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This seems like it should be trivial, but I'm not so good with regular expressions, and this doesn't seem to be easy to Google.

I need a regex that starts with the string 'dbo.' and ends with the string '_fn'

So far as I am concerned, I don't care what characters are in between these two strings, so long as the beginning and end are correct.

This is to match functions in a SQL server database.

For example:

dbo.functionName_fn - Match

dbo._fn_functionName - No Match

dbo.functionName_fn_blah - No Match


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up vote 13 down vote accepted

If you're searching for hits within a larger text, you don't want to use ^ and $ as some other responders have said; those match the beginning and end of the text. Try this instead:


\b is a word boundary: it matches a position that is either preceded by a word character and not followed by one, or followed by a word character and not preceded by one. This regex will find what you're looking for in any of these strings:

foo dbo.functionName_fn bar

...but not in this one:


\w+ matches one or more "word characters" (letters, digits, or _). If you need something more inclusive, you can try \S+ (one or more non-whitespace characters) or .+? (one or more of any characters except linefeeds, non-greedily). The non-greedy +? prevents it from accidentally matching something like dbo.func1_fn dbo.func2_fn as if it were just one hit.

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Thanks for the extra detail! – Eric Burcham Sep 12 '11 at 22:20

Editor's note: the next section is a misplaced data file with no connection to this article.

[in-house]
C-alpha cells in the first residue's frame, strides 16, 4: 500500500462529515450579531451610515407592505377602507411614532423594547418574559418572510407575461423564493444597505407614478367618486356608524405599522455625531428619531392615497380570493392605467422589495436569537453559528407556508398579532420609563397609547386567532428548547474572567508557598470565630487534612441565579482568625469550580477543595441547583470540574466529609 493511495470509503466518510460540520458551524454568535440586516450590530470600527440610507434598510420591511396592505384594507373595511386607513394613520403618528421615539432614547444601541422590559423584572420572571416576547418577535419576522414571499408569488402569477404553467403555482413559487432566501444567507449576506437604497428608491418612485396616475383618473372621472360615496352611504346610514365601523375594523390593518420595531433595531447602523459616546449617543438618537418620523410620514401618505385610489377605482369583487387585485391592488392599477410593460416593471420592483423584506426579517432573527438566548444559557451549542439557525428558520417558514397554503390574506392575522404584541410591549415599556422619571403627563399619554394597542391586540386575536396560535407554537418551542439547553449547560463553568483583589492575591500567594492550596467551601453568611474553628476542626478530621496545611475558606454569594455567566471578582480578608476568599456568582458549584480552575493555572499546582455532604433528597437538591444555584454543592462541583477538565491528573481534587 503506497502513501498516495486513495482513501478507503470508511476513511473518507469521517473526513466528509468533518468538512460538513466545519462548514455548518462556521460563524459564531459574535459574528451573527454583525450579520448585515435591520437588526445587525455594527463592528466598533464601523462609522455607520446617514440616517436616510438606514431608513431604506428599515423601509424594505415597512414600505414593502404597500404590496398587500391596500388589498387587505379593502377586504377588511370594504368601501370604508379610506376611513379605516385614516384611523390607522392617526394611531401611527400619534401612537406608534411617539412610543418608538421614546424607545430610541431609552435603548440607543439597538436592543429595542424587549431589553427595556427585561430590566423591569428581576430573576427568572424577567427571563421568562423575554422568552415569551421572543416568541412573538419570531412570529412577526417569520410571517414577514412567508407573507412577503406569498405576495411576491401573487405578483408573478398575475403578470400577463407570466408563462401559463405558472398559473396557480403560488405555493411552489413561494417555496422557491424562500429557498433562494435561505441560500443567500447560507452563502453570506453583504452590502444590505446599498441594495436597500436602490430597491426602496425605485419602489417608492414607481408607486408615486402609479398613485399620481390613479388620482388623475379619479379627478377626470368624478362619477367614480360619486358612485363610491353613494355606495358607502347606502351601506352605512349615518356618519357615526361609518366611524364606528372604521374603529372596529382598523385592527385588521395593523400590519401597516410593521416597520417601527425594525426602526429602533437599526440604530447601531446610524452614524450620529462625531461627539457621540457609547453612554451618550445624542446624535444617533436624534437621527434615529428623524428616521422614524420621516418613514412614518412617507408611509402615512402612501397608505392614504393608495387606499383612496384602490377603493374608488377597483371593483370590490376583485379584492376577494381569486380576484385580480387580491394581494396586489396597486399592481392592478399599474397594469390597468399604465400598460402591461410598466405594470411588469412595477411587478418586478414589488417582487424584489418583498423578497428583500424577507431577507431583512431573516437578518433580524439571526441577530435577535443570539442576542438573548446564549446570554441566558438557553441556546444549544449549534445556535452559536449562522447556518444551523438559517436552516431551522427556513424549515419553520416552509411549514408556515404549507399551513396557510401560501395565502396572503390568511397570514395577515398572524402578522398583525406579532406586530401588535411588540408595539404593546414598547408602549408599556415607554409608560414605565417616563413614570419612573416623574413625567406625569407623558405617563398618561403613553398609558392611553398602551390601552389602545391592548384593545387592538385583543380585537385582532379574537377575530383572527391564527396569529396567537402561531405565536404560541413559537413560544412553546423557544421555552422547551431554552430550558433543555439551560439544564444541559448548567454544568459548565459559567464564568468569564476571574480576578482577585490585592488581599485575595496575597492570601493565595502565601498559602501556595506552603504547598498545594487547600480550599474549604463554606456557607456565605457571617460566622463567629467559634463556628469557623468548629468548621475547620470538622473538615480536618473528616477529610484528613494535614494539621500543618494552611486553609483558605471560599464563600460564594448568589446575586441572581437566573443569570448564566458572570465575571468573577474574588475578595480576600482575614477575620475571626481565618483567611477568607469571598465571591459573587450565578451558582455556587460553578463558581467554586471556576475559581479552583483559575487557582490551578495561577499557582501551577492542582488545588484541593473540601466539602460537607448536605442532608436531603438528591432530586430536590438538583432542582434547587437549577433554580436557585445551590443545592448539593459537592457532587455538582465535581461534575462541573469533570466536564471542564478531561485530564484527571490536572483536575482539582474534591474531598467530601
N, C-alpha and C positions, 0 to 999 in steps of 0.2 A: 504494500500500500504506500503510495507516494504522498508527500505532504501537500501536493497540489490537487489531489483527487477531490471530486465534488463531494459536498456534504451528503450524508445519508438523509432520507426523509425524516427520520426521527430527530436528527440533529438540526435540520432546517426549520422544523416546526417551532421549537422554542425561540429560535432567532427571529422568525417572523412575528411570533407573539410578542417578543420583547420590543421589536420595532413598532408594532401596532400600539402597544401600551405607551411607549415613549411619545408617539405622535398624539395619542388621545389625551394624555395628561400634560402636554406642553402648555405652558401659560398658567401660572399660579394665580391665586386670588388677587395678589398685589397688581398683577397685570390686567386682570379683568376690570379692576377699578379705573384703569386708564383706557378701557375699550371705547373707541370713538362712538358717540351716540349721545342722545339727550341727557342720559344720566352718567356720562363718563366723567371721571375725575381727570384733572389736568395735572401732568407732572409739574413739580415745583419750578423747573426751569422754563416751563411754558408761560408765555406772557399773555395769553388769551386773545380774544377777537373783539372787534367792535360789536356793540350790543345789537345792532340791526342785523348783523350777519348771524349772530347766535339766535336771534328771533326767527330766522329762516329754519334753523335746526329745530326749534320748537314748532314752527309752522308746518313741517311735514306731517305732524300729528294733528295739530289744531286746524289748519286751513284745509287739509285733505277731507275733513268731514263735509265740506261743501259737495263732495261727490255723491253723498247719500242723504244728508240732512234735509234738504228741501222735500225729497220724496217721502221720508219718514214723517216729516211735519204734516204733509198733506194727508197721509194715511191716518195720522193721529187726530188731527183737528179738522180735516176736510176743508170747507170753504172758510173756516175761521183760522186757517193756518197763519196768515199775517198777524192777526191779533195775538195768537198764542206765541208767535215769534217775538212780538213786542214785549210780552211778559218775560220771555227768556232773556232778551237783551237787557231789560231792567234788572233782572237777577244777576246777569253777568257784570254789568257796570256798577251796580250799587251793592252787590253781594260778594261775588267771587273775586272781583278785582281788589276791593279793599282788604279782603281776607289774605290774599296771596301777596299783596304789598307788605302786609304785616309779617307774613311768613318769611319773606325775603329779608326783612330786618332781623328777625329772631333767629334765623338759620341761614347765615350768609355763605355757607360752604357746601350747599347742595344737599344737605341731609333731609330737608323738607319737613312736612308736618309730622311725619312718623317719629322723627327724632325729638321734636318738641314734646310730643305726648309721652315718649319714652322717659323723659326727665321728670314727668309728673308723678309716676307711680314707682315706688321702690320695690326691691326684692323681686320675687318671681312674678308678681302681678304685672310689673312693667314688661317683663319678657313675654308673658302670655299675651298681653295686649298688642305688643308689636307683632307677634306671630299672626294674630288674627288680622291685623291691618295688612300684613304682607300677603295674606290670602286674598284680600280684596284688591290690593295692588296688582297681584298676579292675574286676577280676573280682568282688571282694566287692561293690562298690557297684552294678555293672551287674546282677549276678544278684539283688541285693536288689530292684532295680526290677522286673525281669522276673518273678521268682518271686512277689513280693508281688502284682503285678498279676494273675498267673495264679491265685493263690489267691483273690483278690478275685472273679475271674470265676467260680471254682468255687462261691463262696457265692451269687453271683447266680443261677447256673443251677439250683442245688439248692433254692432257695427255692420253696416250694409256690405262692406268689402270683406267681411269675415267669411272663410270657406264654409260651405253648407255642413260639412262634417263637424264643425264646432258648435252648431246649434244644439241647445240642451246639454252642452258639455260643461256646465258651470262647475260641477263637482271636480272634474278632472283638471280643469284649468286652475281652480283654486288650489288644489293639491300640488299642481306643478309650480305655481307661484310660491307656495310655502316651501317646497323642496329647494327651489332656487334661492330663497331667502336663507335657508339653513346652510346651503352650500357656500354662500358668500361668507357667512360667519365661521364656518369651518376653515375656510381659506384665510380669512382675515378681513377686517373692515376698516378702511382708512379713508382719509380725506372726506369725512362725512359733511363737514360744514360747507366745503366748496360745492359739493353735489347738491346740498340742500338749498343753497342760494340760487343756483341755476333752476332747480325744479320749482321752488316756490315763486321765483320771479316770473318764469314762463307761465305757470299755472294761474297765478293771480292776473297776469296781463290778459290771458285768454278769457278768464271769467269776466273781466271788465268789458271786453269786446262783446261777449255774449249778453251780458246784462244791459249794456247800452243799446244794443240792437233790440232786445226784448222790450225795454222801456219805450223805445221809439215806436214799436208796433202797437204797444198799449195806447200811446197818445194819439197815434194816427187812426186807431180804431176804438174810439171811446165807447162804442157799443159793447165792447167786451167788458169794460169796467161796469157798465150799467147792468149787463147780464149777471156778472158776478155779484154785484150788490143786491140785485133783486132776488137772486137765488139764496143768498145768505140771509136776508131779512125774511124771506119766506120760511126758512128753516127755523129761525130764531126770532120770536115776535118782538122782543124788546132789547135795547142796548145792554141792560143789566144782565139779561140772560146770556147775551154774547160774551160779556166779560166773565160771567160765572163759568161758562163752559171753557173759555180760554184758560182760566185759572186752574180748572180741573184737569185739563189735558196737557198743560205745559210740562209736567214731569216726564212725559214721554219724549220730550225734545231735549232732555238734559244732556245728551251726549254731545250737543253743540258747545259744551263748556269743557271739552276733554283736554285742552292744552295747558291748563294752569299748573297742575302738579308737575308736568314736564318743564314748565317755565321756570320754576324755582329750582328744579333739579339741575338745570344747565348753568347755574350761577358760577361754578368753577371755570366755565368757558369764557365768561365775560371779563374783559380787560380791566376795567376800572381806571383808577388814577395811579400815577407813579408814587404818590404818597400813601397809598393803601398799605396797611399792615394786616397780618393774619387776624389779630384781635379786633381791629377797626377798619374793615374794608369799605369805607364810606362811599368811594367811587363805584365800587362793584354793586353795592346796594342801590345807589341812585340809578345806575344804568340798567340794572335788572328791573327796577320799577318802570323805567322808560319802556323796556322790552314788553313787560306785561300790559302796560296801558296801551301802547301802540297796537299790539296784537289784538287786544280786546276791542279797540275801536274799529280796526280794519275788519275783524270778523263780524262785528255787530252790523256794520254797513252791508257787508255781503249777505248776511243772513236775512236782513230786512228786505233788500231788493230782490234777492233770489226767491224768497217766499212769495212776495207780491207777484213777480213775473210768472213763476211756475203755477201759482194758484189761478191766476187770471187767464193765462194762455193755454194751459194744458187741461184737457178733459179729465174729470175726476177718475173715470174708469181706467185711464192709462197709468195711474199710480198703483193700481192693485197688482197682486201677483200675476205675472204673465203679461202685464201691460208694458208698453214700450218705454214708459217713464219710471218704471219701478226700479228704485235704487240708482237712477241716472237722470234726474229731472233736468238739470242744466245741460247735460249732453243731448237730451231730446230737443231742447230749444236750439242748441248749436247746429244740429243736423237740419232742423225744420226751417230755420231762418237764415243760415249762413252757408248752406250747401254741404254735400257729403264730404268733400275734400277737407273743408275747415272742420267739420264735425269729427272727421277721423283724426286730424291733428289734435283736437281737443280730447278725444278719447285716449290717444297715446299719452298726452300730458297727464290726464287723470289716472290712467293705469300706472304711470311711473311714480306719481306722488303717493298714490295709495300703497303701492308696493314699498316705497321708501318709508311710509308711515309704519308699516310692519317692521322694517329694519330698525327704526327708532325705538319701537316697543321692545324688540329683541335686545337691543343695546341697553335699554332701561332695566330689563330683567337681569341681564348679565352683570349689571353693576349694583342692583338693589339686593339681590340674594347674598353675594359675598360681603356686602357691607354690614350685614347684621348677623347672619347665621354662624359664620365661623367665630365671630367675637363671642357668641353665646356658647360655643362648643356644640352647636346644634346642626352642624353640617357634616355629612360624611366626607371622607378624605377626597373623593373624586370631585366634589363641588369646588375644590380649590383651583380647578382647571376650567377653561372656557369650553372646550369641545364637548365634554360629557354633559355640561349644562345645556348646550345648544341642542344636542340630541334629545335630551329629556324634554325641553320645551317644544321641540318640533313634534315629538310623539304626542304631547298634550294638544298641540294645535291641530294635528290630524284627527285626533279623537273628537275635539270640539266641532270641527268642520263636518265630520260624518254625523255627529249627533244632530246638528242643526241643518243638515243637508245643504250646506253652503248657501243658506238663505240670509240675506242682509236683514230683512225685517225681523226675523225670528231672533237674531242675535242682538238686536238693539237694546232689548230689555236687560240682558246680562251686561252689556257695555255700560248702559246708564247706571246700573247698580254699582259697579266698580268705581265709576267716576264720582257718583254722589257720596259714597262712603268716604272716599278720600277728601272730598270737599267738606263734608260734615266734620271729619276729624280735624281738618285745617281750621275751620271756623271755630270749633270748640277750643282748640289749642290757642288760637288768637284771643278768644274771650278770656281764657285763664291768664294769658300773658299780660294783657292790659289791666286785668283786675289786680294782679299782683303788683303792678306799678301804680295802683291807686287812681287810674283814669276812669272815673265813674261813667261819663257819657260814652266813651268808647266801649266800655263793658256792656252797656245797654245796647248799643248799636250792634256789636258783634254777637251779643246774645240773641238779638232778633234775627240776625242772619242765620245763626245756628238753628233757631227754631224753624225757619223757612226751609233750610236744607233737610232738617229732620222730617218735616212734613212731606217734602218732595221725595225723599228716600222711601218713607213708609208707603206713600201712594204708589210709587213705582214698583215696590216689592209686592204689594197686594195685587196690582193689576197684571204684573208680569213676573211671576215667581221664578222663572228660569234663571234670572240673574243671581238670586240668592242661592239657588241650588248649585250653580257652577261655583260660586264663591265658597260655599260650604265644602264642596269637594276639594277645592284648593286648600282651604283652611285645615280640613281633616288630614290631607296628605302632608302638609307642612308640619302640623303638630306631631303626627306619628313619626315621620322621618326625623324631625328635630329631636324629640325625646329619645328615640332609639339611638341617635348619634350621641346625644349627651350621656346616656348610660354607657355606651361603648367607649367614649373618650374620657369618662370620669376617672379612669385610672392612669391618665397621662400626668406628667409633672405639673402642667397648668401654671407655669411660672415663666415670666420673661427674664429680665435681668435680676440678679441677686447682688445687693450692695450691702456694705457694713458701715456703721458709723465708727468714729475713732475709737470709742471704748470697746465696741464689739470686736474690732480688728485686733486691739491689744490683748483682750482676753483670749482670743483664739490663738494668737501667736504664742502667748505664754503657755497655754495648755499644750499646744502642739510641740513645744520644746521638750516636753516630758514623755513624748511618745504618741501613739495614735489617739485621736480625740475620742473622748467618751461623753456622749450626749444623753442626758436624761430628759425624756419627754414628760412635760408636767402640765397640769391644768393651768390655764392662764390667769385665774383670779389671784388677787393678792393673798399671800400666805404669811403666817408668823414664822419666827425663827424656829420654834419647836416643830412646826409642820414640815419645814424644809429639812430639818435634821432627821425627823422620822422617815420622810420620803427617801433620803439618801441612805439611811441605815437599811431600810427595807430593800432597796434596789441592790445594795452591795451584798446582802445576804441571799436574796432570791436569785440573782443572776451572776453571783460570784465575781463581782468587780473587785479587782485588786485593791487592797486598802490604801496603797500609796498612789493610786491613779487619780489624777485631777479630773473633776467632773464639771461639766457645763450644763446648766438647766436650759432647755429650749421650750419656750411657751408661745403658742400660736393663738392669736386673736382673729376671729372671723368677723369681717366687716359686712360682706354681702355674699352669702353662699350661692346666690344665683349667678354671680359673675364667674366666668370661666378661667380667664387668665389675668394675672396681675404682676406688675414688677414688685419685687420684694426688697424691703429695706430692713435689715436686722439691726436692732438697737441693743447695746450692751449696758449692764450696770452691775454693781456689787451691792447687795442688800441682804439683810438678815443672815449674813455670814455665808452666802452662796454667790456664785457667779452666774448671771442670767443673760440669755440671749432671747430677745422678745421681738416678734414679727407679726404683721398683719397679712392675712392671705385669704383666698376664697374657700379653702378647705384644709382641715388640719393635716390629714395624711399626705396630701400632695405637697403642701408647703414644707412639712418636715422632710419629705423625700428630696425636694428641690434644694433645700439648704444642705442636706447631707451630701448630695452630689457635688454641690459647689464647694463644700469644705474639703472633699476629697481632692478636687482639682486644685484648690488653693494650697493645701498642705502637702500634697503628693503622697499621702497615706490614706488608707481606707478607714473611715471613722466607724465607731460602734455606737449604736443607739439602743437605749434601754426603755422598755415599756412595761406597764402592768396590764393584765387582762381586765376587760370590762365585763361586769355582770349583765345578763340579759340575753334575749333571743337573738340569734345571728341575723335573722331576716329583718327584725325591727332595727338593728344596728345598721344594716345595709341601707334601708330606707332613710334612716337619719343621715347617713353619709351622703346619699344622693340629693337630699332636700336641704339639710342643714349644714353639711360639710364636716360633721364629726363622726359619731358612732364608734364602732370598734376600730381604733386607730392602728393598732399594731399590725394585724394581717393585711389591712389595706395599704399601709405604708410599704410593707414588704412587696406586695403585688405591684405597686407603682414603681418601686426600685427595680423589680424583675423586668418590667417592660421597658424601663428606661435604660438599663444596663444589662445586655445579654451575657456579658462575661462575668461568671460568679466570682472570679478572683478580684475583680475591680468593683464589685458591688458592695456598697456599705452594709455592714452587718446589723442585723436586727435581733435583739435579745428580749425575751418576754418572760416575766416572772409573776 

I have a question I don;t know whether you know it or not. In flex \b is not supported. Do you have any Idea to implement \b in flex? – Linda Apr 10 '15 at 6:03

This should work you.

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FYI: ^ Means the beginning of a string, $ means the end of a string. – Steve Wellens Sep 11 '11 at 22:19
@Daniel A. White what is \..* used for ? – eawedat Apr 27 '14 at 16:18
@eawedat, \. is for dot itself, .* is for unbounded sequence of any characters. – Dmitry Ginzburg Jul 8 '14 at 11:48

Well, the simple regex is this:


It would be better, however, to use the string manipulation functionality of whatever programming language you're using to slice off the first four and the last three characters of the string and check whether they're what you want.

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Agreed on the string manipulation. However, I'm using this in CodeSmith Generator, and do not have access to the source. Thanks, though! – Eric Burcham Sep 11 '11 at 22:54
@onesomeday What is \..* used for ? – eawedat Apr 27 '14 at 16:18
@eawedat It means a literal . character followed by 0 or more of any other characters. – lonesomeday Apr 27 '14 at 16:45
@ lonesomeday thank you very much :))) – eawedat Apr 27 '14 at 17:28

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